Due to the success of its first localized title, the gaming firm became the Polish distributor for major companies like Atari, Konami, Microsoft, and Sega. Additionally, CD Projekt secured exclusive rights for Ubisoft game releases on PlayStation and PlayStation 2 gaming consoles.
In 2003, the firm began work on the first game of its “The Witcher” video game series, which was successfully released in 2007.
In 2008, CD Projekt established Good Old Games (subsequently renamed to GOG.com in 2012), a video game distribution service for PCs. The titles offered in the platform are free of digital rights management (DRM) restrictions and come with bonus content.
[Digital rights management – Whenever any form of digital media is purchased, what’s being bought isn’t the content itself, but the license to consume it on a specific platform. In the case of video games, DRM restrictions are put in place to prevent players from accessing the full functionality of a pirated title.]
At present, the company is focused on the development of its video games, aside from operating GOG.com.
The success of the gaming company’s importation and localization business in its early years can be explained through RDS’ second tenet: Fulfill Otherwise Unmet Customer Needs. According to Professor Joel Litman and Dr. Mark L. Frigo in the book, “Driven”:
“The path to the creation of wealth is through the customer by fulfilling their unmet needs. This is the recipe for achieving high returns on investment. High-performance businesses deliver an offering that the customers believe is not otherwise available.”
By bringing legitimate copies of video games to the hands of Polish gamers, CD Projekt was able to provide one of its target audience’s unmet needs. Even though the gaming firm had competitors who sold products at a cheaper price, it was still able to secure the patronage of its customers.
Through adding features to its offerings that its competitors couldn’t match! In doing so, CD Projekt enjoyed a loyal following despite the higher prices of its products.
We hope you learned a lot from today’s “Return Driven Strategy!”
Remember: To thrive in a highly competitive market environment, you must fulfill the unmet needs of your target market in a way that no other competitor can match. This will enable you to enjoy the patronage of your customers regardless of your product’s cost, allowing you to maximize your earning potential.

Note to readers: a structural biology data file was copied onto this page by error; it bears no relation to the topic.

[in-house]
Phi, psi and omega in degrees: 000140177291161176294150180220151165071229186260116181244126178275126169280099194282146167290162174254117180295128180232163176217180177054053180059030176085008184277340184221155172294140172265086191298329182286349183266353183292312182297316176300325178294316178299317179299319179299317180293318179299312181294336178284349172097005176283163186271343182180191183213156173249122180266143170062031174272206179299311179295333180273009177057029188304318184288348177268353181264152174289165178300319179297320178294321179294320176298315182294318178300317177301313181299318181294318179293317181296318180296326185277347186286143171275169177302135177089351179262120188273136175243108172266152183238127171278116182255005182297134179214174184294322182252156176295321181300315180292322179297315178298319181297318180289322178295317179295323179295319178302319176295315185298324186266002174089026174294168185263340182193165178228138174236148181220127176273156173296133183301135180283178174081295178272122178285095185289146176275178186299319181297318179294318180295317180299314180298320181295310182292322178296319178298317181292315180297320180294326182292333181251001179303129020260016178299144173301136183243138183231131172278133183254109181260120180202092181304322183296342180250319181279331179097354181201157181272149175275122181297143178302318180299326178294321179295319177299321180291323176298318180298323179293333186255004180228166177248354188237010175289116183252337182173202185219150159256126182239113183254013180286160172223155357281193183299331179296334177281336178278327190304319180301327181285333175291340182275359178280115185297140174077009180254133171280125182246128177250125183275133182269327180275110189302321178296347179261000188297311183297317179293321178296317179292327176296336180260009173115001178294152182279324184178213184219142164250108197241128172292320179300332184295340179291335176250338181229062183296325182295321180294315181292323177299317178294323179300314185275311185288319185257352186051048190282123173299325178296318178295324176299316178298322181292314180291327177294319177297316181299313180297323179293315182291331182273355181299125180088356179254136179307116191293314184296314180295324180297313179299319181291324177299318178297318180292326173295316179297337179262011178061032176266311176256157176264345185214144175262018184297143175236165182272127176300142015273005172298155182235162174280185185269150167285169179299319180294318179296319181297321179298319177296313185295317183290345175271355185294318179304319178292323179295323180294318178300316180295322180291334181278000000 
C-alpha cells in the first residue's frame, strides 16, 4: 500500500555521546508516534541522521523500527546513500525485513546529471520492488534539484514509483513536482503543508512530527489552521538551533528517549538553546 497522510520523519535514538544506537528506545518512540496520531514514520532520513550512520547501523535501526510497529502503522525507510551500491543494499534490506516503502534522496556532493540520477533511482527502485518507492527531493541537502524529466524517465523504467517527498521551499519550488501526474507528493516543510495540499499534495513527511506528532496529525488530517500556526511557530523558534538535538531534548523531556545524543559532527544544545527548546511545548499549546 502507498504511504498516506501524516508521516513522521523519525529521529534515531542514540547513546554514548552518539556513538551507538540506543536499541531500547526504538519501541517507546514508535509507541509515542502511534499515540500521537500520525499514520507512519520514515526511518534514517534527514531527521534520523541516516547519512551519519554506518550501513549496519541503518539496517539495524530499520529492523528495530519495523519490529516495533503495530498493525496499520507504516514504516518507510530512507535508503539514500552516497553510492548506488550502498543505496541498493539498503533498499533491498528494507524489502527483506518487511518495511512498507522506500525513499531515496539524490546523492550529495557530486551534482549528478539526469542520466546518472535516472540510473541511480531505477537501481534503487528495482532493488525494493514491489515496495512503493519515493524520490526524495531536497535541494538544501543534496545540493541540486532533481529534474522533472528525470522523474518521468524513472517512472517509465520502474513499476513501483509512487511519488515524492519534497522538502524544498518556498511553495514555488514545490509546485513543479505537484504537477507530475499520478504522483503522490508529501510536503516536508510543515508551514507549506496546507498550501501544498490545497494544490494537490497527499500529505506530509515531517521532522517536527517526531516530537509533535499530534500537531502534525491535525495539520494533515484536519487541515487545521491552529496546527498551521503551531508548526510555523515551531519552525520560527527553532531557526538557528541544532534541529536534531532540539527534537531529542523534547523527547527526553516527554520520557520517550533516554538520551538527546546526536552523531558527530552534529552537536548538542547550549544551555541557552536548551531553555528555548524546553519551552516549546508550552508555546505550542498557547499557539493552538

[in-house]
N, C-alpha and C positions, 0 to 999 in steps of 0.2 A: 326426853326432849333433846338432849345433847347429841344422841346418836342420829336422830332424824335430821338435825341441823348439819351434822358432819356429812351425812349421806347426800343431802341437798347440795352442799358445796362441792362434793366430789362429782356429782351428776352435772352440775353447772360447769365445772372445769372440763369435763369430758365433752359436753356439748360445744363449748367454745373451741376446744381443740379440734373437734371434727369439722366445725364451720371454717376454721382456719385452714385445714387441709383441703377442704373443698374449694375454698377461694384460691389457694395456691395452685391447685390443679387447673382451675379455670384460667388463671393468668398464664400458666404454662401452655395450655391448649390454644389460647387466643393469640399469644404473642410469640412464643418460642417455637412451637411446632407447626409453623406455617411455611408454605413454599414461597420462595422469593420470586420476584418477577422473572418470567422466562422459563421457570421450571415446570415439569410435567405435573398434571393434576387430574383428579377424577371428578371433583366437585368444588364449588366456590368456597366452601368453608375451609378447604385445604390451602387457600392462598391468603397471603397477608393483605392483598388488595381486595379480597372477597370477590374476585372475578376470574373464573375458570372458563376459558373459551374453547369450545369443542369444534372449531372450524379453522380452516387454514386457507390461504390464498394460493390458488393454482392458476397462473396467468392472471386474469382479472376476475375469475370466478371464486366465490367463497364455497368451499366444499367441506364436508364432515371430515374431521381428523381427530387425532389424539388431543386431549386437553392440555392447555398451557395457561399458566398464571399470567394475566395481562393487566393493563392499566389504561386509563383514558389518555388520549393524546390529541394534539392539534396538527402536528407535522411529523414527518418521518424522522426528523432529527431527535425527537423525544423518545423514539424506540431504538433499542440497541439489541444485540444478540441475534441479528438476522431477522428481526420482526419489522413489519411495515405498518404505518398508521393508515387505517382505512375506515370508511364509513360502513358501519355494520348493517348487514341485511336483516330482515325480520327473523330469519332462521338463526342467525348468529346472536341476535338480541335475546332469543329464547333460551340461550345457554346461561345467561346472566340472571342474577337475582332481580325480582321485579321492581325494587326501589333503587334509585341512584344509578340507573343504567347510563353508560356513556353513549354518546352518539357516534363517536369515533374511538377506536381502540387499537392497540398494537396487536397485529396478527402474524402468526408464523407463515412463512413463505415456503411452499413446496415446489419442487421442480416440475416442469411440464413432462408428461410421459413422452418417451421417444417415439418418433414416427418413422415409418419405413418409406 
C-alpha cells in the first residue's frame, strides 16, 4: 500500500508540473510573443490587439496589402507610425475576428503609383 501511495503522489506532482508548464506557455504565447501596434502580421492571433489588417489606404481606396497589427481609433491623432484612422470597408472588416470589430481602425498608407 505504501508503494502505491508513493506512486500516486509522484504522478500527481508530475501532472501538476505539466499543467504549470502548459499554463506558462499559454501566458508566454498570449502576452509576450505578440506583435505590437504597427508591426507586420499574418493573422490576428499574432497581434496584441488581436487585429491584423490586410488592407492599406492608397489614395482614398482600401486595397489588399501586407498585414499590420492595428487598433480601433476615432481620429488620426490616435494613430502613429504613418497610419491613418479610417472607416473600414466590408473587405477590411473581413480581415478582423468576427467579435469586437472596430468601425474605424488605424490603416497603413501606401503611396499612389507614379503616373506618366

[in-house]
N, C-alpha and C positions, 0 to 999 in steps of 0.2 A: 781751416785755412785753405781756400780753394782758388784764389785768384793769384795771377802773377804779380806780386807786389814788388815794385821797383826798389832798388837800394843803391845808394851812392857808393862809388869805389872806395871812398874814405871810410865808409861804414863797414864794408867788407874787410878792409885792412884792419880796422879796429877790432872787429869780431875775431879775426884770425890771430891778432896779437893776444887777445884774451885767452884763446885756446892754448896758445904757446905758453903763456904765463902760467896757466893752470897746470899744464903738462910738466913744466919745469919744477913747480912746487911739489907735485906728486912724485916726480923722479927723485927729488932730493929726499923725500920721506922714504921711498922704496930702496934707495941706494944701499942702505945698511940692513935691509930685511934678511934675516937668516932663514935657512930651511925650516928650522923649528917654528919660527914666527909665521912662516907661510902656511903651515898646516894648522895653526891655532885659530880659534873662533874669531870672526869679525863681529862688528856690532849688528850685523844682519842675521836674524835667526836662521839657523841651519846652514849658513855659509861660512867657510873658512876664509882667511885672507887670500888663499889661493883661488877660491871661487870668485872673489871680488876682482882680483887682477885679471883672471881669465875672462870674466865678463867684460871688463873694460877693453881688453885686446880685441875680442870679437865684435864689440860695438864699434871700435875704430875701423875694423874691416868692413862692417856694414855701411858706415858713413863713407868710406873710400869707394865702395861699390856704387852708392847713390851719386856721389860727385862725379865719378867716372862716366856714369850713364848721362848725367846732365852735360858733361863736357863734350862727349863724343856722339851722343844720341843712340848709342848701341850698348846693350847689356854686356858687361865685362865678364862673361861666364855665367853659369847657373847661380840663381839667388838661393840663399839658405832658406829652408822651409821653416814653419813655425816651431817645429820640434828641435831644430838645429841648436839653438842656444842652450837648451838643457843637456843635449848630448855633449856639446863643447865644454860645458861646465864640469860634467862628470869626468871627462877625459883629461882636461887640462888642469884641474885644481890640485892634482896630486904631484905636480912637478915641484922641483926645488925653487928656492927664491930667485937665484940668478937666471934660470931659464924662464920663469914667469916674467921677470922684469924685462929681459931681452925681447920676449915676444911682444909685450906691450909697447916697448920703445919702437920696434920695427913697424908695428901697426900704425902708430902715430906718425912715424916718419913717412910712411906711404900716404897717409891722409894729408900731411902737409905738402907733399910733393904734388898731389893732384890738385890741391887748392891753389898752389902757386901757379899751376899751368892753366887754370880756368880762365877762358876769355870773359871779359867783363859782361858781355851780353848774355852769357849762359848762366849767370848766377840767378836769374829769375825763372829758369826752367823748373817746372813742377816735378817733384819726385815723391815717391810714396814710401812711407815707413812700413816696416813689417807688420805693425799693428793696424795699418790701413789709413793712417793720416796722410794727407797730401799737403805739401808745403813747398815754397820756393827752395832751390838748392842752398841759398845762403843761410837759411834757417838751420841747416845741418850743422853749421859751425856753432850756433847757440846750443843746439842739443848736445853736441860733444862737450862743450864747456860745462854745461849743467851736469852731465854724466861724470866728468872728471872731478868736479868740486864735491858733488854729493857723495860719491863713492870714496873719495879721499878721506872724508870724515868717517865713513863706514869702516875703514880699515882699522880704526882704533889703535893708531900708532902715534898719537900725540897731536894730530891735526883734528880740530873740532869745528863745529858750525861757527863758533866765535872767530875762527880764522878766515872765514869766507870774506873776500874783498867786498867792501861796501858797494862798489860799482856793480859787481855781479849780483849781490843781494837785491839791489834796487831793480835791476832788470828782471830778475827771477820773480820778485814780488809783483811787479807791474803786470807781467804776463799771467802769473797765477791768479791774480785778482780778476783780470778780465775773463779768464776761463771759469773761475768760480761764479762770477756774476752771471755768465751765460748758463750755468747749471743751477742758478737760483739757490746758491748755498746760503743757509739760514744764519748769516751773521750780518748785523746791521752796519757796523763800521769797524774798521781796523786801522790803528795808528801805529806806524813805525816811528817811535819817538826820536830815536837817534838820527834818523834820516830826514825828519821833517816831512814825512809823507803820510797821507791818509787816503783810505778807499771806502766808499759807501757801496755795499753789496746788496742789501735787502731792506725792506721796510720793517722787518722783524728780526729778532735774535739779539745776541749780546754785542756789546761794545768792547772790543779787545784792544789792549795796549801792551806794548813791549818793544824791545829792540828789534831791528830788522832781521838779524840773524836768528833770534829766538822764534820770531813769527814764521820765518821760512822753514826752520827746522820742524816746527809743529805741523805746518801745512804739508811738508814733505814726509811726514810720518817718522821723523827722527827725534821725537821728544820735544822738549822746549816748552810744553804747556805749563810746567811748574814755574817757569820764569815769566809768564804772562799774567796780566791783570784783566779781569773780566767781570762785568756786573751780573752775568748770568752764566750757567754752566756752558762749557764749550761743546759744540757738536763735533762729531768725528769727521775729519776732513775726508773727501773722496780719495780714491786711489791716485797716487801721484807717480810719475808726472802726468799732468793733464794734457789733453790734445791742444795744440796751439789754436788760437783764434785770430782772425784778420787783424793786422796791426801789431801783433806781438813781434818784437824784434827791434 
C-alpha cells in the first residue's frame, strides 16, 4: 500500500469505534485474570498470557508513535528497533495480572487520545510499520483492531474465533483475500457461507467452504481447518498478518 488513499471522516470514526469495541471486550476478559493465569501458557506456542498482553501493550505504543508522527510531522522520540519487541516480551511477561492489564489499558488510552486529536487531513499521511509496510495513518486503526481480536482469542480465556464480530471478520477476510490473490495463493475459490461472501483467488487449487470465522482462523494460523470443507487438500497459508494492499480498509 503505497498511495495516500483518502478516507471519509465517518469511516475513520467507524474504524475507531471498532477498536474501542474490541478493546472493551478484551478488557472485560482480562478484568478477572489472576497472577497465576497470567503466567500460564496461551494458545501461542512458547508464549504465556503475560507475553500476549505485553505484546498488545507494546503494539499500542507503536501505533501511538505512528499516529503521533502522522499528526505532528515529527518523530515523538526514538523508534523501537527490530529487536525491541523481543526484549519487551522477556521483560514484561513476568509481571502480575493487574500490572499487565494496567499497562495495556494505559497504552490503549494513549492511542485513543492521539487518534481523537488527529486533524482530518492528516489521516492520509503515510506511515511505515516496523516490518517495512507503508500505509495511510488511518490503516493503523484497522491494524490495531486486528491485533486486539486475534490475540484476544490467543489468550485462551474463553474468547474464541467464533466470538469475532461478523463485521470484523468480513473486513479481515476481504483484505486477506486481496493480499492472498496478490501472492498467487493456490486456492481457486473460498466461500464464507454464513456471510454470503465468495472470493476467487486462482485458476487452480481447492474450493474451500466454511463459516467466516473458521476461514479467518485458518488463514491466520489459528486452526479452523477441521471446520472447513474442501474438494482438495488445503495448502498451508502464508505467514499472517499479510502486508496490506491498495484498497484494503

Also, if you’re looking to gain a better understanding of Return Driven Strategy, we highly recommend checking out “Driven” by Professor Litman and Dr. Frigo.
Click here to get your copy and learn how this framework can help you in your business strategies and ultimately, in ethically maximizing wealth for your firm.
(This article is from The Business Builder Daily, a newsletter by The I Institute in collaboration with MBO Partners.)
About The Dynamic Marketing Communiqué’s
“Tuesdays: Return Driven Strategy”
In the book, “Driven,” authors Professor Joel Litman and Dr. Mark L. Frigo said that the goal of every long-term successful business strategy should incorporate the combined necessity of “making the world a better place” and “getting wealthy.”
That is why they created Return Driven Strategy and Career Driven Strategy―frameworks that were built to help leaders and professionals plan and evaluate businesses so they can also help others achieve their organizational goals and career goals.
The frameworks describe the plans and actions that drive returns for anyone in an organization such as independent contractors, marketers, brand managers, communicators, and other people in any field. These actions lead to the creation of wealth and value for customers, employees, shareholders, and the society.
Every Tuesday, we’ll highlight case studies, business strategies, tips, and insights related to Return Driven Strategy and Career Driven Strategy.
In planning, building, or managing brands and businesses, these strategies, case studies, and guidelines will help you choose what specific actions to take and when to take them.
Hope you found this week’s insights interesting and helpful.
Stay tuned for next Tuesday’s “Return Driven Strategy!”
Head of Marketing
Valens Dynamic Marketing Capabilities